You’ve got to love those email forwards that you get with those little stories about the mysterious ways that God works, and the miracles, like a gallon of milk showing up at a house with a hungry baby just in time. Most of those stories are likely made up whole cloth, and they can never be tracked back to an original source. Every now and then you come across one of these stories where you can trace it back to it’s source, but just because you can trace something to a source, it doesn’t necessarily mean that it’s true. Here is the story as told by Christian Missionary Helen Roseveare, which was included in her book Living Faith, …
One night, in Central Africa, I had worked hard to help a mother in the labor ward; but in spite of all that we could do, she died leaving us with a tiny, premature baby and a crying, two-year-old daughter.
We would have difficulty keeping the baby alive. We had no incubator. We had no electricity to run an incubator, and no special feeding facilities. Although we lived on the equator, nights were often chilly with treacherous drafts.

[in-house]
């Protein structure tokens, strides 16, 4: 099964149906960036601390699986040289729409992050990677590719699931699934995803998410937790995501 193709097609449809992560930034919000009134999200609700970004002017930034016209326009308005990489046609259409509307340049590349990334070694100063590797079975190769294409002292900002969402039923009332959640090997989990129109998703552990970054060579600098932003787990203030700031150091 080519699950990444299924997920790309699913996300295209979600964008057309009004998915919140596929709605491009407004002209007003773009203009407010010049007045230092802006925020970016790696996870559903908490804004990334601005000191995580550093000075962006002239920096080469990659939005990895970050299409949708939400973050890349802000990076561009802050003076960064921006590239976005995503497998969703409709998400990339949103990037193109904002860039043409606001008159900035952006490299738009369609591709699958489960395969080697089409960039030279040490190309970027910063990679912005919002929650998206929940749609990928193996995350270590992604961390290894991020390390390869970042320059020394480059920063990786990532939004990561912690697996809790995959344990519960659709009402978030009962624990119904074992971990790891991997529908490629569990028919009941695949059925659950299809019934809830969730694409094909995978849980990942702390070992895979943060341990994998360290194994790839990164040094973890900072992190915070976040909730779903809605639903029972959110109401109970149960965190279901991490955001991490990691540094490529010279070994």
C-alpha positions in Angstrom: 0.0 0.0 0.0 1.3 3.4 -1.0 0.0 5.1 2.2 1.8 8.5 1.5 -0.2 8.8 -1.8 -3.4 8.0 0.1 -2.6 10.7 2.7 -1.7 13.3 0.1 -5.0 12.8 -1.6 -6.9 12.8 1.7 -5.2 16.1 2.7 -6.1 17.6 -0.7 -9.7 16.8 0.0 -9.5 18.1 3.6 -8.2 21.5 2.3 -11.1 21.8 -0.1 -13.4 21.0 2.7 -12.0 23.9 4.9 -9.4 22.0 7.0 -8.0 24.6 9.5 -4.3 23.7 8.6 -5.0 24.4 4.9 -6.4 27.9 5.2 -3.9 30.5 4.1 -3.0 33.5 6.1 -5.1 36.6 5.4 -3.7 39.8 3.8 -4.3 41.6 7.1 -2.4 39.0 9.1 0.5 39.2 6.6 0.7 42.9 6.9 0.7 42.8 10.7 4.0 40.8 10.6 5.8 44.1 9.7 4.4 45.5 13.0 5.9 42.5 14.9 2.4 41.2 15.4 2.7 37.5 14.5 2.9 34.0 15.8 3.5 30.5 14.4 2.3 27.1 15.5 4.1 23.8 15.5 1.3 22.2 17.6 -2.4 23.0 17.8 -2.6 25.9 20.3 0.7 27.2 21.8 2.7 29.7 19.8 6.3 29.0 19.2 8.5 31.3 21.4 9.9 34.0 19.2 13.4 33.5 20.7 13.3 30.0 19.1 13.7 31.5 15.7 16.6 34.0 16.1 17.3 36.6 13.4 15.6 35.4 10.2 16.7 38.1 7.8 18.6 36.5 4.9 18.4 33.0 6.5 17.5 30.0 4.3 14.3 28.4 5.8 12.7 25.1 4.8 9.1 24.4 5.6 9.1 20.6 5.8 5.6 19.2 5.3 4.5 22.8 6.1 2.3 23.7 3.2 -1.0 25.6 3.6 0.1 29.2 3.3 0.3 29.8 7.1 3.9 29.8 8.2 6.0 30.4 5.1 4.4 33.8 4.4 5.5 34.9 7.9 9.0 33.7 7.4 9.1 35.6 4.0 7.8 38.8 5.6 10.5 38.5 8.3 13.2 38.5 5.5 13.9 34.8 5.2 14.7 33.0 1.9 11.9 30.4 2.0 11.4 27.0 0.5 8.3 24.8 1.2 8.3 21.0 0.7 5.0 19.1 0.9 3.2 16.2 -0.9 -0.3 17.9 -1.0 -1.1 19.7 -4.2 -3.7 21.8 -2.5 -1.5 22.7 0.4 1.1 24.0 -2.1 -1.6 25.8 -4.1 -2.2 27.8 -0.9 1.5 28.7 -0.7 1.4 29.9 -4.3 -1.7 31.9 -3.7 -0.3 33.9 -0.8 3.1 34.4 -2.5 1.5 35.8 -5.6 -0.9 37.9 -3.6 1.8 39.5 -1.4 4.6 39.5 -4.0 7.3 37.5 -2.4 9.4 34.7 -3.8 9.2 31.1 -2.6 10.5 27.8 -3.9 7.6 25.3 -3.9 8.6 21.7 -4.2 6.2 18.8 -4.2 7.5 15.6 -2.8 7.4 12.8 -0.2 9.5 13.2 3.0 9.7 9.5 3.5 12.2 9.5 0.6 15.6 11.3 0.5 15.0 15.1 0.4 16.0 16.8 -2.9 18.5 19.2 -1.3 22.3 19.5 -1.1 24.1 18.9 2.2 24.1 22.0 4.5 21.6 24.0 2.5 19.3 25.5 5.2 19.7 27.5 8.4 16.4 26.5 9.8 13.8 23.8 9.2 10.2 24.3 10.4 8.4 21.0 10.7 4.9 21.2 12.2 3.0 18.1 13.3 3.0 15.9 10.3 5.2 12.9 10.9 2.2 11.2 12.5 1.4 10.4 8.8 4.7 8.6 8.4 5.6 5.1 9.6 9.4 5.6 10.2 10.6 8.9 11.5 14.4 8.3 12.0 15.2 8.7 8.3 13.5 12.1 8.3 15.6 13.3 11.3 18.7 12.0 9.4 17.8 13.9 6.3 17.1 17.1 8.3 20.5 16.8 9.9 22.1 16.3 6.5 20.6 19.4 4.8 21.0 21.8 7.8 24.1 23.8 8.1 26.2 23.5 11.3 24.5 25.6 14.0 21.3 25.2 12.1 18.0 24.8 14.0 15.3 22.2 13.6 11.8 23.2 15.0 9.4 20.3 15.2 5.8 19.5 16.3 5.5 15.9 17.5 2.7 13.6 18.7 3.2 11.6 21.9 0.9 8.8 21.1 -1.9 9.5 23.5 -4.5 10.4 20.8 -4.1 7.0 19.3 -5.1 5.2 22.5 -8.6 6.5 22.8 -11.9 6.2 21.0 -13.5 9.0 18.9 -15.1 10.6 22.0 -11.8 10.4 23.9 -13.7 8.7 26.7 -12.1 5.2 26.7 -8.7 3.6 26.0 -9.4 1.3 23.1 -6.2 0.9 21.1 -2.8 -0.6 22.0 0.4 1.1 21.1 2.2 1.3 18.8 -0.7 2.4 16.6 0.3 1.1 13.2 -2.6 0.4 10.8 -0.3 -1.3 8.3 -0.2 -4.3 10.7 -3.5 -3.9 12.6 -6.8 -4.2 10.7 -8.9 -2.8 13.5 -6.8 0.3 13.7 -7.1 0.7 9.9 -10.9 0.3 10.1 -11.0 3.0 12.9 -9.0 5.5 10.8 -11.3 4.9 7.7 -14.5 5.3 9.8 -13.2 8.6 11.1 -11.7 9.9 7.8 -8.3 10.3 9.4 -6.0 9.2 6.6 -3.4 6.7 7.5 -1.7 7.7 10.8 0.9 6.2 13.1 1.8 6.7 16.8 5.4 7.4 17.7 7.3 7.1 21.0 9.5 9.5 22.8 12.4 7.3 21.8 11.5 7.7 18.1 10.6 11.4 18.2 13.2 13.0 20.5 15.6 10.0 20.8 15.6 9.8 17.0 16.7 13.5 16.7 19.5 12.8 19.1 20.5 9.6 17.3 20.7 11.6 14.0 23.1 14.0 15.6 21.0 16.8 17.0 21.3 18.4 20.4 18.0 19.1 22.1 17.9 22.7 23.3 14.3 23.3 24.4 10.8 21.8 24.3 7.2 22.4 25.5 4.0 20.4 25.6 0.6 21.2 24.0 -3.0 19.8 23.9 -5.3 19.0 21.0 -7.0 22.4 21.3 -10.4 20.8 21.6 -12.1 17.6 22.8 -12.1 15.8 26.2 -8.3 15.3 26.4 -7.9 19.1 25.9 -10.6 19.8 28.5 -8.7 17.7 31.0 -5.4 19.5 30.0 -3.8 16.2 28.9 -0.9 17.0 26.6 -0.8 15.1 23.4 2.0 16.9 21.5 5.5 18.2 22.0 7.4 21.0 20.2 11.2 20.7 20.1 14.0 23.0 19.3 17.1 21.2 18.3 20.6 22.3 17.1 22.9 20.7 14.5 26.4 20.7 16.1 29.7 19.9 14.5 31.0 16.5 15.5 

A student-midwife went for the box we had for such babies and for the cotton wool that the baby would be wrapped in. Another went to stoke up the fire and fill a hot water bottle. She came back shortly, in distress, to tell me that in filling the bottle, it had burst. Rubber perishes easily in tropical climates. “…and it is our last hot water bottle!” she exclaimed. As in the West, it is no good crying over spilled milk; so, in Central Africa it might be considered no good crying over a burst water bottle. They do not grow on trees, and there are no drugstores down forest pathways. All right,” I said, “Put the baby as near the fire as you safely can; sleep between the baby and the door to keep it free from drafts. Your job is to keep the baby warm.”